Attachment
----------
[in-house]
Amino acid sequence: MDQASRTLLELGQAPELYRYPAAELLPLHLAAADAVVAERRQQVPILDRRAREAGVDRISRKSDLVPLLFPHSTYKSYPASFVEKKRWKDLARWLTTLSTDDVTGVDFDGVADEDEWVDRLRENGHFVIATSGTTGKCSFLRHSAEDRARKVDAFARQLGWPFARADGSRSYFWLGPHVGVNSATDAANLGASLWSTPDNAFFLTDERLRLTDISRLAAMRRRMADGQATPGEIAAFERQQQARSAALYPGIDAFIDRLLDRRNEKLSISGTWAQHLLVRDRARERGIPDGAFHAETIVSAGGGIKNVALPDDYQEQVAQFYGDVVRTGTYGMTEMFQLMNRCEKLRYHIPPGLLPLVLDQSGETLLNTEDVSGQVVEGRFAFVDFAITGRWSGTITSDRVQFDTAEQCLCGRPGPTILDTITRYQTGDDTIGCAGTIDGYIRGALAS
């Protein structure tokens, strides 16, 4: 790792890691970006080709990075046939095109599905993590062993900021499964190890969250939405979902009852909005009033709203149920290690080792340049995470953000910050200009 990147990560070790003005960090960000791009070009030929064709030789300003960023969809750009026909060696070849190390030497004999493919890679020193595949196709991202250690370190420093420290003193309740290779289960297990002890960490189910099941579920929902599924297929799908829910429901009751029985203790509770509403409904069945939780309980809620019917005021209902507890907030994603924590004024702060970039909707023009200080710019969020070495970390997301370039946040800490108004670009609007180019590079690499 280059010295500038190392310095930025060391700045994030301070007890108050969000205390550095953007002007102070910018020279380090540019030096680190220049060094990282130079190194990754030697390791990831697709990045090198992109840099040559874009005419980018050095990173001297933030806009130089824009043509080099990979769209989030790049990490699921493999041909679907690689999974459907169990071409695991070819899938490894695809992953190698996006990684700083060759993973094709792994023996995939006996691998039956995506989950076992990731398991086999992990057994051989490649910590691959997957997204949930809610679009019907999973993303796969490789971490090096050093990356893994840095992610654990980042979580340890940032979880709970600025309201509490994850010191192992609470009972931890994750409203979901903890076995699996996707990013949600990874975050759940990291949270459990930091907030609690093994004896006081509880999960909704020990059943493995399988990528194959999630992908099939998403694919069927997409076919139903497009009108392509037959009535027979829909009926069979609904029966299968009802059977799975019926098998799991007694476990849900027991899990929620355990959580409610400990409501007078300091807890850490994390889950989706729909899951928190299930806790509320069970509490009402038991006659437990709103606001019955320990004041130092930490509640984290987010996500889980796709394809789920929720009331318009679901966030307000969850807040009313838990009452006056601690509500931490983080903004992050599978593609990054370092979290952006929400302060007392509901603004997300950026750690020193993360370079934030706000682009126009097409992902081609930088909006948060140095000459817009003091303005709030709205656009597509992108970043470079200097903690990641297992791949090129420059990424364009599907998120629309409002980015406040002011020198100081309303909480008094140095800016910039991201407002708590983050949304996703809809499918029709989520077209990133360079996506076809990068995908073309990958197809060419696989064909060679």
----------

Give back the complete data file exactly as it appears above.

[in-house]
Amino acid sequence: MDQASRTLLELGQAPELYRYPAAELLPLHLAAADAVVAERRQQVPILDRRAREAGVDRISRKSDLVPLLFPHSTYKSYPASFVEKKRWKDLARWLTTLSTDDVTGVDFDGVADEDEWVDRLRENGHFVIATSGTTGKCSFLRHSAEDRARKVDAFARQLGWPFARADGSRSYFWLGPHVGVNSATDAANLGASLWSTPDNAFFLTDERLRLTDISRLAAMRRRMADGQATPGEIAAFERQQQARSAALYPGIDAFIDRLLDRRNEKLSISGTWAQHLLVRDRARERGIPDGAFHAETIVSAGGGIKNVALPDDYQEQVAQFYGDVVRTGTYGMTEMFQLMNRCEKLRYHIPPGLLPLVLDQSGETLLNTEDVSGQVVEGRFAFVDFAITGRWSGTITSDRVQFDTAEQCLCGRPGPTILDTITRYQTGDDTIGCAGTIDGYIRGALAS
């Protein structure tokens, strides 16, 4: 790792890691970006080709990075046939095109599905993590062993900021499964190890969250939405979902009852909005009033709203149920290690080792340049995470953000910050200009 990147990560070790003005960090960000791009070009030929064709030789300003960023969809750009026909060696070849190390030497004999493919890679020193595949196709991202250690370190420093420290003193309740290779289960297990002890960490189910099941579920929902599924297929799908829910429901009751029985203790509770509403409904069945939780309980809620019917005021209902507890907030994603924590004024702060970039909707023009200080710019969020070495970390997301370039946040800490108004670009609007180019590079690499 280059010295500038190392310095930025060391700045994030301070007890108050969000205390550095953007002007102070910018020279380090540019030096680190220049060094990282130079190194990754030697390791990831697709990045090198992109840099040559874009005419980018050095990173001297933030806009130089824009043509080099990979769209989030790049990490699921493999041909679907690689999974459907169990071409695991070819899938490894695809992953190698996006990684700083060759993973094709792994023996995939006996691998039956995506989950076992990731398991086999992990057994051989490649910590691959997957997204949930809610679009019907999973993303796969490789971490090096050093990356893994840095992610654990980042979580340890940032979880709970600025309201509490994850010191192992609470009972931890994750409203979901903890076995699996996707990013949600990874975050759940990291949270459990930091907030609690093994004896006081509880999960909704020990059943493995399988990528194959999630992908099939998403694919069927997409076919139903497009009108392509037959009535027979829909009926069979609904029966299968009802059977799975019926098998799991007694476990849900027991899990929620355990959580409610400990409501007078300091807890850490994390889950989706729909899951928190299930806790509320069970509490009402038991006659437990709103606001019955320990004041130092930490509640984290987010996500889980796709394809789920929720009331318009679901966030307000969850807040009313838990009452006056601690509500931490983080903004992050599978593609990054370092979290952006929400302060007392509901603004997300950026750690020193993360370079934030706000682009126009097409992902081609930088909006948060140095000459817009003091303005709030709205656009597509992108970043470079200097903690990641297992791949090129420059990424364009599907998120629309409002980015406040002011020198100081309303909480008094140095800016910039991201407002708590983050949304996703809809499918029709989520077209990133360079996506076809990068995908073309990958197809060419696989064909060679």